God’s giftings come with testing built in – to see if we will love Him the most, and walk in humility before Him.  But if this is not enough, the church turned institution developed an over-dependence on leadership not found in the New Testament.  This structure places men on platforms they should not have to stand on, and binds burdens on them which should be shared by other giftings designed to work together as.. a body…. maybe?   This damaging symbiosis weakens both the pastor and the flock.  One is taxed to the point of his flame being burned out while the flock becomes passive. They expect their leader to spoon feed them, inspire them,  hear from God for them, soothe their every wound, and do the work of building the church by reaching the lost.  Some enjoy being large and in charge I suppose, but I have known those who have crumbled.  They need intercessors urgently – especially those who truly have a heart for honest truth and obedience to the Spirit.  Spurgeon said his ministry was a result of fervent intercession by those called to pray for him and the body.  Once during the Israelite’s wilderness wanderings, God allowed the burden to fall on 70 other men to prophesy with Moses – to lighten his load.  Moses declared at that time he wished all of Israel would prophesy.  This is the reality of what we have in the New Covenant and of God pouring out His Spirit on all flesh!  Yes we need leaders most definitely – but they are not ordained to be our everything.

Burnout, giving in to temptations, being distracted from our First Love in idolatry – just a few reasons why we do not end well.  Paul spoke of running the race and seeking the prize at the end.  I don’t believe he meant striving to be saved, but striving to end with integrity and faith, glorifying Christ.  In Ecclesiastes it appears that Solomon gained the greatest wisdom in the end – realizing the vanity of this world and the importance of a singular focus on God Himself.  Yet the consequences of his disobedience played out in a sad story of a divided kingdom.  We are living in an age of divided families, friendships, and churches.  We are not ending well, and it is my greatest desire and prayer that our true focus may be restored – to the praise and glory of God alone.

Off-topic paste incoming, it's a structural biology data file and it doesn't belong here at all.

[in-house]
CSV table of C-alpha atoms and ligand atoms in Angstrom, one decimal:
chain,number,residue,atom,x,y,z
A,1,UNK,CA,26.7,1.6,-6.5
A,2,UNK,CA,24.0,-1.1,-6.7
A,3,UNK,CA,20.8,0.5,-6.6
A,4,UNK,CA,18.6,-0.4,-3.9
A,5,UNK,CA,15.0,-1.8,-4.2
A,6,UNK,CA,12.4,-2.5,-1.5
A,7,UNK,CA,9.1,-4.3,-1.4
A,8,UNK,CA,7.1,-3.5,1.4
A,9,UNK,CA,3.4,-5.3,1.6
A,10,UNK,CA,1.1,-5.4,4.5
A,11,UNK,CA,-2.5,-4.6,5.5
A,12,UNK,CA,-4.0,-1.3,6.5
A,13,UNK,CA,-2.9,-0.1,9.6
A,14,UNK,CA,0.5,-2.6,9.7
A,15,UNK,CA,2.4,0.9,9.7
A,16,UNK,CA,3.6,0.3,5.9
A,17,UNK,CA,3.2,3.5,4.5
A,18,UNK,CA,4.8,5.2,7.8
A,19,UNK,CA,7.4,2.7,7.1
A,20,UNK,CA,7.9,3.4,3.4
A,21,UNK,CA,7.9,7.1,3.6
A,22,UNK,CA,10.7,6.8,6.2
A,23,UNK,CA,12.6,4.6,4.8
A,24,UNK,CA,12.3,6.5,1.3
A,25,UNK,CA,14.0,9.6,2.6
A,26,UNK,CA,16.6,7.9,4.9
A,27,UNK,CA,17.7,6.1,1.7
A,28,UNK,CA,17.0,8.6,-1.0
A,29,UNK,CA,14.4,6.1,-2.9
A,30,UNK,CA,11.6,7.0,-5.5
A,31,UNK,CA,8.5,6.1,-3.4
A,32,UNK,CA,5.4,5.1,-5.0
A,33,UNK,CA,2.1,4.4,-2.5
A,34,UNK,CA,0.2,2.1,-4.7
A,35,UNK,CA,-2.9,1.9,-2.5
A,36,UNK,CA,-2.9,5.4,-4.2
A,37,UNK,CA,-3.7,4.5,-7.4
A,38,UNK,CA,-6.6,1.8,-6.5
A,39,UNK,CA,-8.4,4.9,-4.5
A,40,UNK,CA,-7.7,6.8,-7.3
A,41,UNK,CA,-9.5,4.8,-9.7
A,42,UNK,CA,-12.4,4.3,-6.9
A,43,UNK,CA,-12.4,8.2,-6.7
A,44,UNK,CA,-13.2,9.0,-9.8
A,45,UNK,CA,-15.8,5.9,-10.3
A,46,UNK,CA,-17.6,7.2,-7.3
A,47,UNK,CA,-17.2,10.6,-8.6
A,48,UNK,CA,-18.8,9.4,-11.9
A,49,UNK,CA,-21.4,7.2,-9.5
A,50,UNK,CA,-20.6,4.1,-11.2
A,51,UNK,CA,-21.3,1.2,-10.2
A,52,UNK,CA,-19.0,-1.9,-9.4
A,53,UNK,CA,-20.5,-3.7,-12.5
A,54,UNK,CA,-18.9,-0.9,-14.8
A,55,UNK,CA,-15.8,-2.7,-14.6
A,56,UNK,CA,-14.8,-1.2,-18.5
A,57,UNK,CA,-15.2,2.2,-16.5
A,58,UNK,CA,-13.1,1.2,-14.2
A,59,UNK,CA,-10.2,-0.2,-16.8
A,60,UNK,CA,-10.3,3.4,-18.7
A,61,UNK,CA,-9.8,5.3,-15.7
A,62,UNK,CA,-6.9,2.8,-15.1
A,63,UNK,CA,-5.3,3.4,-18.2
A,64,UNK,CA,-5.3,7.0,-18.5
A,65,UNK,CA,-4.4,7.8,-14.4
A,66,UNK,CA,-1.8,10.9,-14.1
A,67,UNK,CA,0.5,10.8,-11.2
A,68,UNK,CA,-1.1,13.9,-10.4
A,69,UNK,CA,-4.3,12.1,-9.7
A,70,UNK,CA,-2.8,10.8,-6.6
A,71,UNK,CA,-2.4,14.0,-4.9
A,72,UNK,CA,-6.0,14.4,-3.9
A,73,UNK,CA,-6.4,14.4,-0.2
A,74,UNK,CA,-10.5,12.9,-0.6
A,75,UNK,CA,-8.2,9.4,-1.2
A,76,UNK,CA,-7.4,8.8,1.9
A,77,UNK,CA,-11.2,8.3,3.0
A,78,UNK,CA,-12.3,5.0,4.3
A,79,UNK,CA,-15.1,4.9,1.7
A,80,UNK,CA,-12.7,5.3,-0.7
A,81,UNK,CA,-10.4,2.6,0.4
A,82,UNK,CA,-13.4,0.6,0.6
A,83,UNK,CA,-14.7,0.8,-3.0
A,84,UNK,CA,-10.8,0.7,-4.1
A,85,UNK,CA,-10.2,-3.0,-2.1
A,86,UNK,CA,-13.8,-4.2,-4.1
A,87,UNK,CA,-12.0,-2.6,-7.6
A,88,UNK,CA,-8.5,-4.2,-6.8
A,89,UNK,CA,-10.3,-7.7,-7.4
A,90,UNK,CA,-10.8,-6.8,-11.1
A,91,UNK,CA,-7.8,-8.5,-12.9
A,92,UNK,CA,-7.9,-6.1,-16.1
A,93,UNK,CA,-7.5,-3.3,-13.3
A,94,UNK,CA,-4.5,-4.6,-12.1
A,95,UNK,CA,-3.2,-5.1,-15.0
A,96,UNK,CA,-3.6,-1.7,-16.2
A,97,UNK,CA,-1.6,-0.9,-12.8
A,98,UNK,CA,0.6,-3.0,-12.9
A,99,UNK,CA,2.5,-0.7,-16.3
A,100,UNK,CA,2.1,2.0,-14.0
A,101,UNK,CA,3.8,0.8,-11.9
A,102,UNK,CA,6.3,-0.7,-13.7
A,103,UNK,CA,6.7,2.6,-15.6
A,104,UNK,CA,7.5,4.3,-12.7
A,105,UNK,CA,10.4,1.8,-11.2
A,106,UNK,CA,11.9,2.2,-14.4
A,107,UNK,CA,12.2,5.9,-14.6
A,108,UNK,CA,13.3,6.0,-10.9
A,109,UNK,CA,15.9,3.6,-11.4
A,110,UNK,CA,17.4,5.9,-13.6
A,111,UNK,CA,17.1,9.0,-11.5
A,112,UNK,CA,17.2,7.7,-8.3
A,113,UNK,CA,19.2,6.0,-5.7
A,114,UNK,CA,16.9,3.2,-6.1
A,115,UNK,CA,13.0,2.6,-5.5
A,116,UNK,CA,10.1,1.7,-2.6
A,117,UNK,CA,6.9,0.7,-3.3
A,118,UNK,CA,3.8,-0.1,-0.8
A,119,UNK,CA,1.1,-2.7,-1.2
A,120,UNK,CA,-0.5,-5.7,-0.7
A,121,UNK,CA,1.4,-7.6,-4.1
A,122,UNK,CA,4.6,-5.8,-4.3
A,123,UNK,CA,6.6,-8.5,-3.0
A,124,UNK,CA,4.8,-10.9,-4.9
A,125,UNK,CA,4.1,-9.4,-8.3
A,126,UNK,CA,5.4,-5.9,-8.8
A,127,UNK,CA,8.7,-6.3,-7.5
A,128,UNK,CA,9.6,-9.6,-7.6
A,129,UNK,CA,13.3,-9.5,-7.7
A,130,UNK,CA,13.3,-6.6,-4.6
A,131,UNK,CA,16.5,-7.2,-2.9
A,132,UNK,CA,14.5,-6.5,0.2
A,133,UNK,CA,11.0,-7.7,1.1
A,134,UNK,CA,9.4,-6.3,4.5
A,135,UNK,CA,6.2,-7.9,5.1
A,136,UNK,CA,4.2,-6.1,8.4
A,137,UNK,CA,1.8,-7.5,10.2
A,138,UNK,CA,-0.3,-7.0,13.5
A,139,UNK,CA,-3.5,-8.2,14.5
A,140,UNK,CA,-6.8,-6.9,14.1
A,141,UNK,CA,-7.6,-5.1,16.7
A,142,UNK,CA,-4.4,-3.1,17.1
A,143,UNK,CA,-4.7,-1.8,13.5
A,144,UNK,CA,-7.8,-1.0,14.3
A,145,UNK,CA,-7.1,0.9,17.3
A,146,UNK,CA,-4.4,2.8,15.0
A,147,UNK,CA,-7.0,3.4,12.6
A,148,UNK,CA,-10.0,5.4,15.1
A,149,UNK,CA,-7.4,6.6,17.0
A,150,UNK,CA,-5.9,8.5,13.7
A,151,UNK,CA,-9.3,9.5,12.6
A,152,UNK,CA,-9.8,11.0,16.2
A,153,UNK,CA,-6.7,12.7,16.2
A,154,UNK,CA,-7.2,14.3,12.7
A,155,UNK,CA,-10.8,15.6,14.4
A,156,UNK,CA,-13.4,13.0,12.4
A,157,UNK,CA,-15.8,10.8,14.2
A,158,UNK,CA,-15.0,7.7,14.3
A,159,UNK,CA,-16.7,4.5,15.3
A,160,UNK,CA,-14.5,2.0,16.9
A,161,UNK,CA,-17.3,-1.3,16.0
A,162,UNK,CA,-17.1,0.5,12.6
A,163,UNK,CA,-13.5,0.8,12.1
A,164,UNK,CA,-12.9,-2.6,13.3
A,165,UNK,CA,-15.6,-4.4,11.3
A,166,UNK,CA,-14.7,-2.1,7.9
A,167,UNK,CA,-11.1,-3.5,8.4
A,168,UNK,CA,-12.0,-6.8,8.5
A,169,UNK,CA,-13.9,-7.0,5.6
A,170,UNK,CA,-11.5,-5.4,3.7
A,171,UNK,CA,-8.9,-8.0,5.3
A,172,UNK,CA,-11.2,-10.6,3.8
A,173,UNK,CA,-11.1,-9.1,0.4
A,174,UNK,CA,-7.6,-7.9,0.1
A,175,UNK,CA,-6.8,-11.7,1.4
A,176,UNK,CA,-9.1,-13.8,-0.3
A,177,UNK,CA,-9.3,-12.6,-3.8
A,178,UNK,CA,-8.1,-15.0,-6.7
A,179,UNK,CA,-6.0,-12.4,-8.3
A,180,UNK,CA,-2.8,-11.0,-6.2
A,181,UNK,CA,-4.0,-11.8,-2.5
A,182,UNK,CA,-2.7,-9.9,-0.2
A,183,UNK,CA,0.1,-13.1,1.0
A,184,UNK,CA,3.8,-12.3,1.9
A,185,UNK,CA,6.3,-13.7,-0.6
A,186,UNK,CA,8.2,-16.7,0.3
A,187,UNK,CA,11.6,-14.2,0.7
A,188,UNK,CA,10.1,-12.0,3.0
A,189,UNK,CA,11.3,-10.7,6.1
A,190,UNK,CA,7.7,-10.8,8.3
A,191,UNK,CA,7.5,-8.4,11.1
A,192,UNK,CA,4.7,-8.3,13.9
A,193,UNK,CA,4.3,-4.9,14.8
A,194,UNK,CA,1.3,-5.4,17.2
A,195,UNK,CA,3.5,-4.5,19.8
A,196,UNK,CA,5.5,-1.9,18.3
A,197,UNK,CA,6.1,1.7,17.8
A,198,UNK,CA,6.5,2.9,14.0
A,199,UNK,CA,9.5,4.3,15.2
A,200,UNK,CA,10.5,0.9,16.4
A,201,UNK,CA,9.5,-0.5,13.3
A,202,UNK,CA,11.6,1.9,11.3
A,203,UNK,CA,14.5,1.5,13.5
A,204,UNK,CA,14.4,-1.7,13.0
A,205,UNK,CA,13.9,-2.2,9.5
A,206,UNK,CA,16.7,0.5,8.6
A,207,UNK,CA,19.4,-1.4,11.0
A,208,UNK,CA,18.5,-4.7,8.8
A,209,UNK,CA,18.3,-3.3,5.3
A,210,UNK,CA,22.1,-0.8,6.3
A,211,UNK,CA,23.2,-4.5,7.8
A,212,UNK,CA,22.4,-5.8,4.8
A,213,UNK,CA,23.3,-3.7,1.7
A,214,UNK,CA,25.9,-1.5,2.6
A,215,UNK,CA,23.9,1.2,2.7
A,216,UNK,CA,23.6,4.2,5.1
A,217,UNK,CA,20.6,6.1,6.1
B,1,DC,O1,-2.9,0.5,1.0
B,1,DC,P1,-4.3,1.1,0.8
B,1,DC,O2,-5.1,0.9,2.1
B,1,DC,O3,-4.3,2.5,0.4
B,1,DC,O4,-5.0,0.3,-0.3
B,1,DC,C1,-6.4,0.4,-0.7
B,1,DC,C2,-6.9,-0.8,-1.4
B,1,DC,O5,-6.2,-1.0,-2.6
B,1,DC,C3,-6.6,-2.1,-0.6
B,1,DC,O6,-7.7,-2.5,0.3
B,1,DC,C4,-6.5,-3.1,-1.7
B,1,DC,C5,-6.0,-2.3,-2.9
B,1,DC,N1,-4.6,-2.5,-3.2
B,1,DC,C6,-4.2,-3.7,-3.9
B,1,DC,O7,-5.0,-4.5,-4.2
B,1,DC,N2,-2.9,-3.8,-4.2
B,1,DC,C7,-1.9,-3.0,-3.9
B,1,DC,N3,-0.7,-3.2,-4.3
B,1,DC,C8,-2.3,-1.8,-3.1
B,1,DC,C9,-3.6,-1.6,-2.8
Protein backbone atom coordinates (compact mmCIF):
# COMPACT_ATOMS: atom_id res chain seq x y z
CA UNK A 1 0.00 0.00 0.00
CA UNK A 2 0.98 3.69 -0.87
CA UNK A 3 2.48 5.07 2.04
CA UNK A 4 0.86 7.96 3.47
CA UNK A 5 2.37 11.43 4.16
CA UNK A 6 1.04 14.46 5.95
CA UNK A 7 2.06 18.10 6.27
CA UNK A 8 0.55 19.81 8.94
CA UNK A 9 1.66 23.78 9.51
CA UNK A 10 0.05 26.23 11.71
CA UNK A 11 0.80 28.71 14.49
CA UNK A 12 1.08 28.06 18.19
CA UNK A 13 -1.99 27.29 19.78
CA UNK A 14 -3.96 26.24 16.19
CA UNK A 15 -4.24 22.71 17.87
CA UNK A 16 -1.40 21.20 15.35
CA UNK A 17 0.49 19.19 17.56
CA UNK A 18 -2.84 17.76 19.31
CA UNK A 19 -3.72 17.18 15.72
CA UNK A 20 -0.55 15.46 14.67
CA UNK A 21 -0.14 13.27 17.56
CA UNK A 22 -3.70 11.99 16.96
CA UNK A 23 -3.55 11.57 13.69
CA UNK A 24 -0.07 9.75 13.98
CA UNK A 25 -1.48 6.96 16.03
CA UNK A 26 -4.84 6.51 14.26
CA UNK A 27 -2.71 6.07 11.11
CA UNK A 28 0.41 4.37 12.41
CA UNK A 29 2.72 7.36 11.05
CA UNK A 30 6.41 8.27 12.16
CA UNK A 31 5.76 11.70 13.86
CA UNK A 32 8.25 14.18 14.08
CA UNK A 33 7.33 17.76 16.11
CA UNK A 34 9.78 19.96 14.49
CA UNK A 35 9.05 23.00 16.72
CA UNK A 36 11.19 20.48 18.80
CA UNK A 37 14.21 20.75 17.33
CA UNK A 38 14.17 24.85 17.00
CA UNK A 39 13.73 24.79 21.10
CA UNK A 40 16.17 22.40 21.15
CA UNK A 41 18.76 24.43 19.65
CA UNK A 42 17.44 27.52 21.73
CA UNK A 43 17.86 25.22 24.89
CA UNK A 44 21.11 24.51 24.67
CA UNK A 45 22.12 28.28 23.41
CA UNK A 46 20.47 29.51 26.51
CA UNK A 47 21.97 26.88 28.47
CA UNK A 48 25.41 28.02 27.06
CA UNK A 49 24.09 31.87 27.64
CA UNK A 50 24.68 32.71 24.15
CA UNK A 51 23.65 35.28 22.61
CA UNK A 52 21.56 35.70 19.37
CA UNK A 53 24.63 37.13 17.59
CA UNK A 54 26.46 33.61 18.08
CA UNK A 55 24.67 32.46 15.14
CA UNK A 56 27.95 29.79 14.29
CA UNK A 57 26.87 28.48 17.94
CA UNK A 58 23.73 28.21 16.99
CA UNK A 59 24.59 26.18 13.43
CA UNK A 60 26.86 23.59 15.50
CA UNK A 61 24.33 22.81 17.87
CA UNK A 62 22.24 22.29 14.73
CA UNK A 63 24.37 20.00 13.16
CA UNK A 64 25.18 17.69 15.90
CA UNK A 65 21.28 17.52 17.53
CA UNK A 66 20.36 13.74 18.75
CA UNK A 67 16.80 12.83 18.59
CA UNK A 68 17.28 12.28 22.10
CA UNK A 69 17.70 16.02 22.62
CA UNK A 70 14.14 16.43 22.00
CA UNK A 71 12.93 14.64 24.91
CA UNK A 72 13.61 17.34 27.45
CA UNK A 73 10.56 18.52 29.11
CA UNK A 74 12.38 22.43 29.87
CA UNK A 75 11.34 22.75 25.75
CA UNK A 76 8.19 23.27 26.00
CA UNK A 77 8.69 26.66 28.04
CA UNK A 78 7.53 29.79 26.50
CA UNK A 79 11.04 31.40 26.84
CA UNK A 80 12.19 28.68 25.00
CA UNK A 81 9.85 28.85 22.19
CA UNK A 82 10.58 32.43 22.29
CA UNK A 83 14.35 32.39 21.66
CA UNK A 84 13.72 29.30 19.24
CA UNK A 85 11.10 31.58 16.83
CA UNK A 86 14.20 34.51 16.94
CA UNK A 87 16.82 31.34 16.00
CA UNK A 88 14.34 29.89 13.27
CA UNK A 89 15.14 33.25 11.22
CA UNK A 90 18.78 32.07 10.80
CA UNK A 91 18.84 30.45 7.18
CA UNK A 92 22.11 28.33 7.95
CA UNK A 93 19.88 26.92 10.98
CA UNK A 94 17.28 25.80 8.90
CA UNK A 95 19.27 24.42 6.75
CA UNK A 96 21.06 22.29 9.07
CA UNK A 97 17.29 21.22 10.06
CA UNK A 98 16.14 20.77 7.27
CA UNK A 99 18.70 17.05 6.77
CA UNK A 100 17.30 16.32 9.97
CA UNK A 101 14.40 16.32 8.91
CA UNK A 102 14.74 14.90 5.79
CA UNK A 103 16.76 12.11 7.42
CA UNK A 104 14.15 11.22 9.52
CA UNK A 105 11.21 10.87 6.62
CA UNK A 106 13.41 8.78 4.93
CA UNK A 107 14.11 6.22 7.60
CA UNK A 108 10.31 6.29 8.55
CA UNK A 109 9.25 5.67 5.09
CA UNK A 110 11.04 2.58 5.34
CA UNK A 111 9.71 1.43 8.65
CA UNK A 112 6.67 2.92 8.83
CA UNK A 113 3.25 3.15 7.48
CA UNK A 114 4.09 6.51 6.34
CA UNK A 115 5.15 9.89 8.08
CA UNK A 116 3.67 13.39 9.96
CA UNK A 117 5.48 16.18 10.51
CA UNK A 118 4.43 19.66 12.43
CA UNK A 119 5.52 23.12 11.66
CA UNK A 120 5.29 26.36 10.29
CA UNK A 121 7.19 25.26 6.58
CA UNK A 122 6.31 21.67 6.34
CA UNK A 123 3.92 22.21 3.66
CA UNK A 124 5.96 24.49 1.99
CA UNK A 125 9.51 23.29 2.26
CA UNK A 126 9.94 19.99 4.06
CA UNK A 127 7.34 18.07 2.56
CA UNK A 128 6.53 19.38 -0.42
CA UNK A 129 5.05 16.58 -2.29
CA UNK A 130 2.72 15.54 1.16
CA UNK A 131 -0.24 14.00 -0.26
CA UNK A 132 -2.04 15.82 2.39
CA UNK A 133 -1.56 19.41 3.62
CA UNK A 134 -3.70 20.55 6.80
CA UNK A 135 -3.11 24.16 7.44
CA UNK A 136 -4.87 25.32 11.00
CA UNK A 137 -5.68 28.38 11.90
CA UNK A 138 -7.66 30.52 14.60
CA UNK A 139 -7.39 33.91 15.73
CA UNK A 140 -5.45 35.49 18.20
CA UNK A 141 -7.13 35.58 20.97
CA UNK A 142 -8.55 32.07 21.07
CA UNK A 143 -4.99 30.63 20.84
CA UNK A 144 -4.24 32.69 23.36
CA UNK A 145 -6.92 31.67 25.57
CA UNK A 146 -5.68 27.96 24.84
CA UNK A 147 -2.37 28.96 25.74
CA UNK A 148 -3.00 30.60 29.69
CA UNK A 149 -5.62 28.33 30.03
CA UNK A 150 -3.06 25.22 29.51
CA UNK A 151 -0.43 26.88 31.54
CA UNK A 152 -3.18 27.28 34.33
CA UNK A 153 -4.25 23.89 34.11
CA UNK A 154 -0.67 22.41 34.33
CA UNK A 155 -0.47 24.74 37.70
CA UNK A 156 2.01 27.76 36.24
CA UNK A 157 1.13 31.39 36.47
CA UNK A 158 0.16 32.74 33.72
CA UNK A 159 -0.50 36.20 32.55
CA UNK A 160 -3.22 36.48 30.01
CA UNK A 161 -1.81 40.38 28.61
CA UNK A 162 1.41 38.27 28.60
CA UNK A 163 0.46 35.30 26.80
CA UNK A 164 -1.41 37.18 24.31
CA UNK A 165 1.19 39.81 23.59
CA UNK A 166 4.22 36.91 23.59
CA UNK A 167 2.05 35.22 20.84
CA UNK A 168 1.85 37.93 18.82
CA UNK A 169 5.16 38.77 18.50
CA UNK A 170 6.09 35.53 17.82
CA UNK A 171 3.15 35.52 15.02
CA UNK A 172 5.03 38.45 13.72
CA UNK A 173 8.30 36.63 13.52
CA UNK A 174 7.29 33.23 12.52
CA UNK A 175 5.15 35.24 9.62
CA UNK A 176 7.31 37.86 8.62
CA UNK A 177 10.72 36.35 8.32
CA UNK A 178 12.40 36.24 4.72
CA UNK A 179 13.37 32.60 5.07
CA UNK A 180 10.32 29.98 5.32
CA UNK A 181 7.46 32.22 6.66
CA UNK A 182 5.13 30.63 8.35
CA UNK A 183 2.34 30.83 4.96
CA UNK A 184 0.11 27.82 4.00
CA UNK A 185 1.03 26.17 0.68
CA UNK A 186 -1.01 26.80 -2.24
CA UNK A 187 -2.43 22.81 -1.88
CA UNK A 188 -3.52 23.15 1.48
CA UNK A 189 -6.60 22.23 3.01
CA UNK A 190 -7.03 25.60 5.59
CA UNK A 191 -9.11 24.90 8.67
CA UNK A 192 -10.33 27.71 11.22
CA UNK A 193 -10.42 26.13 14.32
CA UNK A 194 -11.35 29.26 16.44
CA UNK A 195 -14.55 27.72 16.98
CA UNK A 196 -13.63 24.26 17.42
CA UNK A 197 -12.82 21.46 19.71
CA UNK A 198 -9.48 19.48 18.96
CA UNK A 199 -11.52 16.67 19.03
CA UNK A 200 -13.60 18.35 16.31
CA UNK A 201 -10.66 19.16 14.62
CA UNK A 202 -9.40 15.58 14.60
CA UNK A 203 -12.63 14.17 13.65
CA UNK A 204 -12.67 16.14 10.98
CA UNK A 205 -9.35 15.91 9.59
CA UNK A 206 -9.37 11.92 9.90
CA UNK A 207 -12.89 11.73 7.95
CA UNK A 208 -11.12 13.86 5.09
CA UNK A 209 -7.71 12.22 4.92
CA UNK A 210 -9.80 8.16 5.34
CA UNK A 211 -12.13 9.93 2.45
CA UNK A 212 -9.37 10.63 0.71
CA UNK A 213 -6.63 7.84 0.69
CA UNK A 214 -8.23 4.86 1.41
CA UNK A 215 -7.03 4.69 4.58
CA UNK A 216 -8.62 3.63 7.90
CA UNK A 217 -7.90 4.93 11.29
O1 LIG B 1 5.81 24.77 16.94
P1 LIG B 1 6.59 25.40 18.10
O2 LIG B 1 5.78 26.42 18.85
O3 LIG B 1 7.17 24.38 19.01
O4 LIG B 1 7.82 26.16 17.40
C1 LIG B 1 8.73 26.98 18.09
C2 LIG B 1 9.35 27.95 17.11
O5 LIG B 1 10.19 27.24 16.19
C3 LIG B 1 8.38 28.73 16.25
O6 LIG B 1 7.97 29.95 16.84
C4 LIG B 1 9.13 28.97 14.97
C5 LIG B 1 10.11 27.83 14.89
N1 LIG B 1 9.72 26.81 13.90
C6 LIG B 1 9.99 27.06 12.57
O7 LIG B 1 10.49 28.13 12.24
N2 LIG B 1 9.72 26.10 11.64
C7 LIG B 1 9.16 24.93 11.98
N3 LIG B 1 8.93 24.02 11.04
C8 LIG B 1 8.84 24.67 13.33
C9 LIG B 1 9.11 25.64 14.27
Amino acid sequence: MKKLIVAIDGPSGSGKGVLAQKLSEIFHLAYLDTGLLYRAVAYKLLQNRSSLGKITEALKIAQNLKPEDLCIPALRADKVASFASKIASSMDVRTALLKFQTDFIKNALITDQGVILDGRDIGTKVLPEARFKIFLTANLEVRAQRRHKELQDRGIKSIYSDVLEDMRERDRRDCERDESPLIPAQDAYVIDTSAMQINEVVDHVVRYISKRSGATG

Read Full Post »

Thomas Boston as quoted in sermon notes by Charles Spurgeon.  1884

The sermon outline was “Where is the God of Elijah?”

1.  The God of Elijah gave him the sweet experience of keeping warm and lively in a very cold and dead generation; so that he was best when others were worst.

….. But where is the Lord God of Elijah in these dregs of time, wherein professors (believers) generally are carried away, with the stream of impiety, from all their liveliness and tenderness that aforetime have been among them, when the more wickedness sets up its head, the more piety is made to hide its head?  It is a sad evidence that God is gone from us, when the standard of wickedness makes advances, and that of shining holiness is retreating, and can hardly get hands to hold it up.

2.  The God of Elijah gave him the sweet experience of the power of prayer: James 5:17…

….. But where is the God of Elijah, while the trade with heaven by prayer is so very low?  Alas, for the dead, cold, and flat prayers that come from the lips of the professors (believers) at this day, so weak and languishing that they cannot reach heaven!

3.  The God of Elijah gave him the experience of the sweet fruits of dependence on the Lord, and of a little going far, with his blessing: I Kings 17:16